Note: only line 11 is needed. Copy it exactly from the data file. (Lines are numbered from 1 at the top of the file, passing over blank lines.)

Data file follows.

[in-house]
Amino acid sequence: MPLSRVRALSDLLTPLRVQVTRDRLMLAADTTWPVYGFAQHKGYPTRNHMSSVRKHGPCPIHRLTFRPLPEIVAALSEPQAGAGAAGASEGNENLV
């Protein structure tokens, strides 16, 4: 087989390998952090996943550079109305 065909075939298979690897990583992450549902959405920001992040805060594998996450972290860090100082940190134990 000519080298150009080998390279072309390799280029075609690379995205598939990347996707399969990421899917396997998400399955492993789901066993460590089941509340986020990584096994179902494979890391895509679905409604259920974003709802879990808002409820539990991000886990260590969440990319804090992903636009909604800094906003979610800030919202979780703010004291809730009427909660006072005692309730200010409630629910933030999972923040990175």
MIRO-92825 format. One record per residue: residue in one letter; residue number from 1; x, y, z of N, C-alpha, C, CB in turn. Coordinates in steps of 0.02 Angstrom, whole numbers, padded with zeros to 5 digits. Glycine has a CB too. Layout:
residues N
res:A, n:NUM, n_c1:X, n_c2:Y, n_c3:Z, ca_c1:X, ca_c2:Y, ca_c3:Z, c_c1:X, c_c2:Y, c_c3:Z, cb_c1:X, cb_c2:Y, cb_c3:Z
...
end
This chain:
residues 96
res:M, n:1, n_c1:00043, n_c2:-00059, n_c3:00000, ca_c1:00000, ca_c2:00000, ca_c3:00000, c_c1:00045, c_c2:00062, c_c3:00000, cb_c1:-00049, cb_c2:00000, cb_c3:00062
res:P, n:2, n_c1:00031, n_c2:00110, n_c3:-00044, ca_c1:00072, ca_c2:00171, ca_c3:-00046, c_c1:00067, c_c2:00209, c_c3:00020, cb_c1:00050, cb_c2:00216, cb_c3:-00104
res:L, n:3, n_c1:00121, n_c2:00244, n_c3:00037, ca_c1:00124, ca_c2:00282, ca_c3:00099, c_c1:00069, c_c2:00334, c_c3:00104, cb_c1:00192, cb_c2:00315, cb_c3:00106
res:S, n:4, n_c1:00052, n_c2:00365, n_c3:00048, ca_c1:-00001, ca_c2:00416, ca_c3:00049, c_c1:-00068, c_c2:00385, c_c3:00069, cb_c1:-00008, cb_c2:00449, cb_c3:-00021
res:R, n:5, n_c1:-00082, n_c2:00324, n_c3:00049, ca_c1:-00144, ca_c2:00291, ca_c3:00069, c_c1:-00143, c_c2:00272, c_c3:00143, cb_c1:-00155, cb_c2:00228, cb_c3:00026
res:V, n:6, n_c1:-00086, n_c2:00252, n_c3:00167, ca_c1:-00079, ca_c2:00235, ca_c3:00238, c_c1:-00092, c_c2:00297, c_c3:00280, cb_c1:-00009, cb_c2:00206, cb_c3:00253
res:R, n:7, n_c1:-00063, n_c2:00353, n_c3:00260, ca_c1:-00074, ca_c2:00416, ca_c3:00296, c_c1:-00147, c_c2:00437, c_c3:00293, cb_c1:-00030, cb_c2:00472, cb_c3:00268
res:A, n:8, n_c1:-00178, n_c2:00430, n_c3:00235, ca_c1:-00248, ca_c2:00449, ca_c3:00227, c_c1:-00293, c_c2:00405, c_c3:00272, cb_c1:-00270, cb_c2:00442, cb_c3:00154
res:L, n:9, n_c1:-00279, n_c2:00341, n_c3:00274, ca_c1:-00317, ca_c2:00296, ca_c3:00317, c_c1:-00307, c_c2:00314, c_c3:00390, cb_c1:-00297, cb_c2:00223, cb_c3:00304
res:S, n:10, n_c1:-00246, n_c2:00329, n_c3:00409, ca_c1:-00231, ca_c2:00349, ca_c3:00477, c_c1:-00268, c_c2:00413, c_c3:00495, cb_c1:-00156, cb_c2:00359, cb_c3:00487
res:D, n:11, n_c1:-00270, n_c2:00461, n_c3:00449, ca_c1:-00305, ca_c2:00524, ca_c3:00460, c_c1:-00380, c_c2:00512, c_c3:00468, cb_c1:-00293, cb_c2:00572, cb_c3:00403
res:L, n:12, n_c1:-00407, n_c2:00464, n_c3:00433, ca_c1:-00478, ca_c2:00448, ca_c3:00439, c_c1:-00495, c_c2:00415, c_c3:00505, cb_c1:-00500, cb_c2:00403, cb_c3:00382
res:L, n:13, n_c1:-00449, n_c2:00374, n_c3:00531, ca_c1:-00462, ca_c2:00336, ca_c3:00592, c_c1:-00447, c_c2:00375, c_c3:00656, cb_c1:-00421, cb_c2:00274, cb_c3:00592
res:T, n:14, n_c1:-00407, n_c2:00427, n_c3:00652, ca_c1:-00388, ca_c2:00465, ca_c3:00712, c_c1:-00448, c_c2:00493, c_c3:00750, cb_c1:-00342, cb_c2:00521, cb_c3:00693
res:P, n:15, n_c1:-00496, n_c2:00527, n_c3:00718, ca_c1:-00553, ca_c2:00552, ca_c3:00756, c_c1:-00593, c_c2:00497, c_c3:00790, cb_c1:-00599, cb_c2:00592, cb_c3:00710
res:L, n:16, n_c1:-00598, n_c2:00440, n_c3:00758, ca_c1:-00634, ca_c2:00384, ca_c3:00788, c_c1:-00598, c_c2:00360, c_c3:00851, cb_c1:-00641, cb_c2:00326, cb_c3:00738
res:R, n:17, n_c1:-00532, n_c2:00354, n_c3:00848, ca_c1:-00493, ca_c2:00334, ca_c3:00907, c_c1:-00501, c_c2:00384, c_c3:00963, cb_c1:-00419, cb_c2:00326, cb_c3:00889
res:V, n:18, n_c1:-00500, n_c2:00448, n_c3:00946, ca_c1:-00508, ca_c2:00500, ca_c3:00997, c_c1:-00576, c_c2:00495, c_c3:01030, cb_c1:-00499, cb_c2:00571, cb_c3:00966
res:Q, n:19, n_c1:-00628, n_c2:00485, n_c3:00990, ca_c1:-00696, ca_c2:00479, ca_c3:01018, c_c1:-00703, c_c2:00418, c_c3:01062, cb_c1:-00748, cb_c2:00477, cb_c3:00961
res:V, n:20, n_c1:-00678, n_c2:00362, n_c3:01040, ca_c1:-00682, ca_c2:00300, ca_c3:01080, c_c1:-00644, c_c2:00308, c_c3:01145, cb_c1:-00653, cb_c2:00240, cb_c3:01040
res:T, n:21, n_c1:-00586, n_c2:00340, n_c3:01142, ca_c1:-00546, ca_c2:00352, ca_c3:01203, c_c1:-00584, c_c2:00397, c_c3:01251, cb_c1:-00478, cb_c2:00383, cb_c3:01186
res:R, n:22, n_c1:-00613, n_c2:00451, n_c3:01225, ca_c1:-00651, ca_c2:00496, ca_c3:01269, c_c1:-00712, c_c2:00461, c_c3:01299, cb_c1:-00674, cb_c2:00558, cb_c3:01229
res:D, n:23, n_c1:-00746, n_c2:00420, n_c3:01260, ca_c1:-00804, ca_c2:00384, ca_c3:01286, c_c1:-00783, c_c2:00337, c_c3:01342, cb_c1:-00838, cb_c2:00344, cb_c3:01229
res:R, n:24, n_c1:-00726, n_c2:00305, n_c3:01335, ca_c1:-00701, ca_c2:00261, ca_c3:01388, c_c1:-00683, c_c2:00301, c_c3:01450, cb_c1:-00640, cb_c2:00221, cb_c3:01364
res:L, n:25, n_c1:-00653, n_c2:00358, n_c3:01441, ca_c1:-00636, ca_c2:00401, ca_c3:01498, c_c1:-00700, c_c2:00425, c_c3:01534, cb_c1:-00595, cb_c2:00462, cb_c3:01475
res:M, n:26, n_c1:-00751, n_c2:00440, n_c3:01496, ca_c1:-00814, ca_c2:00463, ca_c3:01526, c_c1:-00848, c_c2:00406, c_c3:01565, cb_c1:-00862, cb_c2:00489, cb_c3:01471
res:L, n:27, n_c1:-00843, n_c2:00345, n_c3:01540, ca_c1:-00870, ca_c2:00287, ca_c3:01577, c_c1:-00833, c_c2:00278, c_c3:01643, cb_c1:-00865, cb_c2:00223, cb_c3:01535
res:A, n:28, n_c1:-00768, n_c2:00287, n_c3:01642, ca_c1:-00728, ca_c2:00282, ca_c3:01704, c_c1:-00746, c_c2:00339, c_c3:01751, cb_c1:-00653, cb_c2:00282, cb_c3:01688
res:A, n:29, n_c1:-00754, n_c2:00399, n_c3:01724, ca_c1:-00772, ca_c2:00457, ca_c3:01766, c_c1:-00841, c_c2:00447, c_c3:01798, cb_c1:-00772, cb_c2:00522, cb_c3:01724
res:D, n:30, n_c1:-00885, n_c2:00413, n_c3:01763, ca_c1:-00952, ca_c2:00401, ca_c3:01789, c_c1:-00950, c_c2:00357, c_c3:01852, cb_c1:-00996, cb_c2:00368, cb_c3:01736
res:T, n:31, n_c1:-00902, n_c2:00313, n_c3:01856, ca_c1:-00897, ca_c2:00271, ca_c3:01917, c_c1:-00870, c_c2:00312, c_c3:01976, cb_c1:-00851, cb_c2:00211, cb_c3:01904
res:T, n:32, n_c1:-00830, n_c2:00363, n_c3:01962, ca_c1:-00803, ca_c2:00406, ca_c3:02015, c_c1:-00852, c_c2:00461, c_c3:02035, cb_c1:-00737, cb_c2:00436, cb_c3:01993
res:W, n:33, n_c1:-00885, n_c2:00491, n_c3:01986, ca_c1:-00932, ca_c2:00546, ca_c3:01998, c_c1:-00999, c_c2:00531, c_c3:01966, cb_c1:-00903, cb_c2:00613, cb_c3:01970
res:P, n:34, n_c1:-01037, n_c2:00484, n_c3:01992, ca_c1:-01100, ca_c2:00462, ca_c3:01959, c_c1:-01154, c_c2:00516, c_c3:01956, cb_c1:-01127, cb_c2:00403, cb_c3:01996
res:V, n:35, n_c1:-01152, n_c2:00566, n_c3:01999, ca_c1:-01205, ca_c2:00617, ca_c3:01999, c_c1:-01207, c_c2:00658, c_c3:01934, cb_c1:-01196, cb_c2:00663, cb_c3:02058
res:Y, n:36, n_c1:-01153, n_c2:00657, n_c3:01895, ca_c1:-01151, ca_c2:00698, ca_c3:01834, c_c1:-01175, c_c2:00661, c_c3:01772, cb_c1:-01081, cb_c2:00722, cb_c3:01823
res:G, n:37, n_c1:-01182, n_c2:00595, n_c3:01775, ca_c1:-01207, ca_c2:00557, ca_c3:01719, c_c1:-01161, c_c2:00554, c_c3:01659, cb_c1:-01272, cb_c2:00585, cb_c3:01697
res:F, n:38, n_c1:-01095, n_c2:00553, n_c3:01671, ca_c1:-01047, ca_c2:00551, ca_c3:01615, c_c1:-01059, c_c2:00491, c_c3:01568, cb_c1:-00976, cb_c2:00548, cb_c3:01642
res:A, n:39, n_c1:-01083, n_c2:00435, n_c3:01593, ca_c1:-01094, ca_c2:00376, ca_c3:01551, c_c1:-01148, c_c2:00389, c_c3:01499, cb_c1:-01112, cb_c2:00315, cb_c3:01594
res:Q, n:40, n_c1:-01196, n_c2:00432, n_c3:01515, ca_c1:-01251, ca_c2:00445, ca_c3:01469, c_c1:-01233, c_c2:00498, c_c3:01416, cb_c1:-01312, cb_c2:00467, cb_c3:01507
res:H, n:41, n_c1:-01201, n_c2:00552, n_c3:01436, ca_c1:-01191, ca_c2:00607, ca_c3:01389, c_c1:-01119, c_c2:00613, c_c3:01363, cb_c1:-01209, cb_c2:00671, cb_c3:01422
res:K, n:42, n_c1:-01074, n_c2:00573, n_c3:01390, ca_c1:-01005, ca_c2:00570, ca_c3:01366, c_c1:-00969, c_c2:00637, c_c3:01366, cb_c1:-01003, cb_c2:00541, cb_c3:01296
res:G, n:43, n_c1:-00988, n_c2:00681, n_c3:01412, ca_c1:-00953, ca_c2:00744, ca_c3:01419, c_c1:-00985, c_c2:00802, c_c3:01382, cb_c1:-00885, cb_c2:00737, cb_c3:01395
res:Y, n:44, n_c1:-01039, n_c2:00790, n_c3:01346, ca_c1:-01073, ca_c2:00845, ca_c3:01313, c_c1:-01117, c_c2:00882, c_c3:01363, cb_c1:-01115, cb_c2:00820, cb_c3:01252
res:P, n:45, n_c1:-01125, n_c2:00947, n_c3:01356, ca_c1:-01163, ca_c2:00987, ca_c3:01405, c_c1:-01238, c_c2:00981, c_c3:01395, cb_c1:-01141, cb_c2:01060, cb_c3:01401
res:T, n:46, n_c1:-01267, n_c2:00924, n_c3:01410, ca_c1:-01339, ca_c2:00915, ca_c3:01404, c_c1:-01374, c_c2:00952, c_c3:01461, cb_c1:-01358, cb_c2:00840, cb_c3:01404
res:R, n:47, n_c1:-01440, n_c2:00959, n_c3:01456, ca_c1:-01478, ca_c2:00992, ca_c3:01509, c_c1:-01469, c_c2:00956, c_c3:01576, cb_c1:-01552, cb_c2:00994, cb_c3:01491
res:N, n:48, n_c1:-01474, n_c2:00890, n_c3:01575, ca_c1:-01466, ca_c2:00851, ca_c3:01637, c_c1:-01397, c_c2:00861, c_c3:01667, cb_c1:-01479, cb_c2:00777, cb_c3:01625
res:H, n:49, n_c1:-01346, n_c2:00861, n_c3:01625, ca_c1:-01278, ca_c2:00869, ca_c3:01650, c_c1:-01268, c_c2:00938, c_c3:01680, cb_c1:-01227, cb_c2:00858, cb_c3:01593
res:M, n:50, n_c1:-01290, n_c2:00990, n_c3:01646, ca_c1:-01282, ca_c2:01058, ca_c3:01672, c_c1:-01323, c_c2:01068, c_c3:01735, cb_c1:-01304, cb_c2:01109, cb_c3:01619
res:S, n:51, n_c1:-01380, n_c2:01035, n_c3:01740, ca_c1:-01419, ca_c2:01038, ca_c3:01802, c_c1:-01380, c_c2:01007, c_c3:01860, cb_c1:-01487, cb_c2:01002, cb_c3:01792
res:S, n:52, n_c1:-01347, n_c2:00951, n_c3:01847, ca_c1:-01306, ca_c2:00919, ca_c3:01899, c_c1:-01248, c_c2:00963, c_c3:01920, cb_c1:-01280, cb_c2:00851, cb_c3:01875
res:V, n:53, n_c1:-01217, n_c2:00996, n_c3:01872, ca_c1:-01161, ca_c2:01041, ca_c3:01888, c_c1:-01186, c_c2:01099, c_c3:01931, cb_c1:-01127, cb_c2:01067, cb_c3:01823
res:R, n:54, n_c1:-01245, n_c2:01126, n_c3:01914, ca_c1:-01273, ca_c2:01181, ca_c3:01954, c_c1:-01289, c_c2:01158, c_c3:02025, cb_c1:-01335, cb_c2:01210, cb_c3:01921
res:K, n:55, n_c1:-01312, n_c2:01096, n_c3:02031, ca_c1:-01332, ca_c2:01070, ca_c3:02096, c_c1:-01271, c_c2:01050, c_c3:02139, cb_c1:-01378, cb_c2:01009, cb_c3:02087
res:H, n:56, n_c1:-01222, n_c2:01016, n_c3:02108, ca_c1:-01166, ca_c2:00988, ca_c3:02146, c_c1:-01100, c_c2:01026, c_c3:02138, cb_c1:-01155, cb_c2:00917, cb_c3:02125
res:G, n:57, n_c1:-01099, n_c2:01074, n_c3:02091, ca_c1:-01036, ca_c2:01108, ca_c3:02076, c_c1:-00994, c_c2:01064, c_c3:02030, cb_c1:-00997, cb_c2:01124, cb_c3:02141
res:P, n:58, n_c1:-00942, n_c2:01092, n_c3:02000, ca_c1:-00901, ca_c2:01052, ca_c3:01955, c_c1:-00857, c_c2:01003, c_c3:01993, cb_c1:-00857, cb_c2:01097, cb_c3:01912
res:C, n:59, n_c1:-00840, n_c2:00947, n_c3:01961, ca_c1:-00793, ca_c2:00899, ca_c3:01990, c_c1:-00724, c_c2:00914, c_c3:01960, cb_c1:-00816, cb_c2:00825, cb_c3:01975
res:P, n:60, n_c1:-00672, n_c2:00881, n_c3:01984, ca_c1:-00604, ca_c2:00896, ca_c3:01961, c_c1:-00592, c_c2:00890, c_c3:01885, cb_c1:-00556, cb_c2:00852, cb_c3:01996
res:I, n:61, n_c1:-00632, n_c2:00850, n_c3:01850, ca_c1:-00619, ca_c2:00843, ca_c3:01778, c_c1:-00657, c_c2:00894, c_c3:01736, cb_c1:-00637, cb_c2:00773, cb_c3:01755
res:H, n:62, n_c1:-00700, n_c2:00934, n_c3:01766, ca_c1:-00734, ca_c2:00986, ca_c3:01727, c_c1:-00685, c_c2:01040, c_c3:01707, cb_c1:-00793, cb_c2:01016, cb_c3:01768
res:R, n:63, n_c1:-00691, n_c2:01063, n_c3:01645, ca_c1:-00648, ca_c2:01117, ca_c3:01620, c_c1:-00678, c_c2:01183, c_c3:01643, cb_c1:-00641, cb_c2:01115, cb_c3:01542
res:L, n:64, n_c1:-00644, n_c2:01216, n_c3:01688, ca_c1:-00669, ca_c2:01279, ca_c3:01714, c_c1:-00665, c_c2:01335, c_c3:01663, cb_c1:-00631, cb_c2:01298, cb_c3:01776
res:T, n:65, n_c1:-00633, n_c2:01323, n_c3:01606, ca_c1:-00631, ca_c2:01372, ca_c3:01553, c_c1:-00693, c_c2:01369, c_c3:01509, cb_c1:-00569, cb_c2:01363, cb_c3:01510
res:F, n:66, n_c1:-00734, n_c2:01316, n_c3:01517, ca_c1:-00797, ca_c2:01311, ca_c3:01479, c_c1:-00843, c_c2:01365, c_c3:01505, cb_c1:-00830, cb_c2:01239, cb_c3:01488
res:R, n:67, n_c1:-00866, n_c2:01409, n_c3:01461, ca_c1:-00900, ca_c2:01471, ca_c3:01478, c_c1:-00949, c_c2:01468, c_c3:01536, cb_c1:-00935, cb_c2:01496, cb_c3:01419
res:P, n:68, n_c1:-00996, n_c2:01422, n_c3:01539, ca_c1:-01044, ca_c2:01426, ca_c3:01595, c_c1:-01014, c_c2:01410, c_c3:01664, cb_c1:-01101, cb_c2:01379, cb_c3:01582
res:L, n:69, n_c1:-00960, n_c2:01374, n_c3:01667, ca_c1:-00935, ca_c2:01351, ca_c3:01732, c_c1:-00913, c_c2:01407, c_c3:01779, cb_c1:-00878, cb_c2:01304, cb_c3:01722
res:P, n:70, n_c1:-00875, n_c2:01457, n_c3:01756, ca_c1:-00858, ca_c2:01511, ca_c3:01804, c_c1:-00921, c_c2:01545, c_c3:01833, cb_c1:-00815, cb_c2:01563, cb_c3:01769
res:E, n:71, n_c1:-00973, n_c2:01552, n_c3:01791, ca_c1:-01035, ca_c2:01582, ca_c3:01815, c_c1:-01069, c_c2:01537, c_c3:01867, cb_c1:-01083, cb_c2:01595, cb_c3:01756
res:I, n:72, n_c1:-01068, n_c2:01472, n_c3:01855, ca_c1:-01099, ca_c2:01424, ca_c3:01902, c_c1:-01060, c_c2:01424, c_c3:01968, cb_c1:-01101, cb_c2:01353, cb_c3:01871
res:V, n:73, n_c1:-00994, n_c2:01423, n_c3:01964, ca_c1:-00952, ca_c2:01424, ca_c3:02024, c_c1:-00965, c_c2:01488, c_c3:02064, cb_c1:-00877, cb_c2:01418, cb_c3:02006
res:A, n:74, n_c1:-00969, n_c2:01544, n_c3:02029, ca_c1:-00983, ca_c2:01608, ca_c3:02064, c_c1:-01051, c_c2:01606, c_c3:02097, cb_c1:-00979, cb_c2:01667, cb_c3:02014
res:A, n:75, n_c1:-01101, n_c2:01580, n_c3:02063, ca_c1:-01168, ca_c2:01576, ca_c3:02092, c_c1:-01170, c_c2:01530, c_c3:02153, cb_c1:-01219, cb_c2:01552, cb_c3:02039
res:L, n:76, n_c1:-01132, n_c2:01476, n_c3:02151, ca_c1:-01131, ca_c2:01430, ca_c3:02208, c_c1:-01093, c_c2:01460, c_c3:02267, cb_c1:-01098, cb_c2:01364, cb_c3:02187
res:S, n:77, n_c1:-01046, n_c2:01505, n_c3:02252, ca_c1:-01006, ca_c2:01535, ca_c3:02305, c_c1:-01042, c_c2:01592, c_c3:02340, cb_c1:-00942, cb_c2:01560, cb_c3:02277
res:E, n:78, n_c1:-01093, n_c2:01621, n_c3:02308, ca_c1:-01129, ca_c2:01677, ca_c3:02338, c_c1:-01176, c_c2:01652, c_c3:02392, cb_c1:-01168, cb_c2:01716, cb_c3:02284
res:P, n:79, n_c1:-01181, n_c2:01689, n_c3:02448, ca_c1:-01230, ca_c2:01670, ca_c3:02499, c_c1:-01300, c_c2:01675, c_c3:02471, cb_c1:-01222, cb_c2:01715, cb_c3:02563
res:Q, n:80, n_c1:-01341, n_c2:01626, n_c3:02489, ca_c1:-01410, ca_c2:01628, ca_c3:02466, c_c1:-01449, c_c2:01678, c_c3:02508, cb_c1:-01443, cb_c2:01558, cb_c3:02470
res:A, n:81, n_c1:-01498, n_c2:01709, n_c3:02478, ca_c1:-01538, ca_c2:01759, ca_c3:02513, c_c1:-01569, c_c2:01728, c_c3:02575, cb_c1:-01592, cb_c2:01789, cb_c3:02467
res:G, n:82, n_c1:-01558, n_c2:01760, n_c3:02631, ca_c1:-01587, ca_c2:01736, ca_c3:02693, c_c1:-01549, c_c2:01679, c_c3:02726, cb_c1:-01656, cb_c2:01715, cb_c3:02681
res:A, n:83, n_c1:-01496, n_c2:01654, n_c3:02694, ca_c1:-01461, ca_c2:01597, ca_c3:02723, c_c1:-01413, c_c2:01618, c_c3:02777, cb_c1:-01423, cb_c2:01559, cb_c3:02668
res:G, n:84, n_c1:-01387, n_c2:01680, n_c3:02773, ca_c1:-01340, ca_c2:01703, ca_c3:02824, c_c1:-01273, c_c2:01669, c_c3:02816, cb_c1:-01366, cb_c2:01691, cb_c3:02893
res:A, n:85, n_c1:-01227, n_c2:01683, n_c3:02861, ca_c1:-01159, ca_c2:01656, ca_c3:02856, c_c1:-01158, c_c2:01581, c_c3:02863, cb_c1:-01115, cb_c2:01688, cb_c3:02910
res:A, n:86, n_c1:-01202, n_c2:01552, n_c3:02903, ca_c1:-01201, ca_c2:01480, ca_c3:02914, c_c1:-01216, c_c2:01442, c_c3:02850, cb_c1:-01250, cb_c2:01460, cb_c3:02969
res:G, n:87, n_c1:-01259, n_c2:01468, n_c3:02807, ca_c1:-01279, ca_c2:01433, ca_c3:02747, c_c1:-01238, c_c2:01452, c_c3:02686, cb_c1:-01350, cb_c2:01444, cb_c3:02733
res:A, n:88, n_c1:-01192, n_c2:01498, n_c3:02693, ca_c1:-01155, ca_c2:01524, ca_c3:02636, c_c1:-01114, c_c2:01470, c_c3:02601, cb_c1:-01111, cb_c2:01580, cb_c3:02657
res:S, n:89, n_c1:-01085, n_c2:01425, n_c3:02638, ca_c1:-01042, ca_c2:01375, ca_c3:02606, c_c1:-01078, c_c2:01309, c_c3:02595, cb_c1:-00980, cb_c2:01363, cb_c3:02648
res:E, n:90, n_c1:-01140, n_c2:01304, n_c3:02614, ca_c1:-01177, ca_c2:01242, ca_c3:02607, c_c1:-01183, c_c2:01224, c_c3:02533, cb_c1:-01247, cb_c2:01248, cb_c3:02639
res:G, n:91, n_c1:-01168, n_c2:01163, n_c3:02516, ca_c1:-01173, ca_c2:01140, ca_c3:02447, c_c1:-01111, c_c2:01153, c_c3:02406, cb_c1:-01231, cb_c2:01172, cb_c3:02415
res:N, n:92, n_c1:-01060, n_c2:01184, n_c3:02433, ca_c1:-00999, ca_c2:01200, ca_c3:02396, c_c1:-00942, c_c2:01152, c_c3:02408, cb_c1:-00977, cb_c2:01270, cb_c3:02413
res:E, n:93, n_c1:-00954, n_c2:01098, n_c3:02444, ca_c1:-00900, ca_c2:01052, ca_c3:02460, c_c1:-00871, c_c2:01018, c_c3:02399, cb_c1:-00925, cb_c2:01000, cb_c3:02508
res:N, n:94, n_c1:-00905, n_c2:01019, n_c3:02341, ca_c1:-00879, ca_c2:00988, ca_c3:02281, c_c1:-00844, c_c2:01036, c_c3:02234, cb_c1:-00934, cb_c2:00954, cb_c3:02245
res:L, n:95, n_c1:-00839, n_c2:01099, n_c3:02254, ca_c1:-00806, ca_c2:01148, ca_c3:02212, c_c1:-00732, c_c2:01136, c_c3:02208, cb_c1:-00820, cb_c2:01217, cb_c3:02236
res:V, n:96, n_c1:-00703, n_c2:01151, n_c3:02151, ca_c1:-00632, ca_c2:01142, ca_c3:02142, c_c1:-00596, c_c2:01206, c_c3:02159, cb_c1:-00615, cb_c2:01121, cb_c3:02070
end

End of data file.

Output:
res:M, n:1, n_c1:00043, n_c2:-00059, n_c3:00000, ca_c1:00000, ca_c2:00000, ca_c3:00000, c_c1:00045, c_c2:00062, c_c3:00000, cb_c1:-00049, cb_c2:00000, cb_c3:00062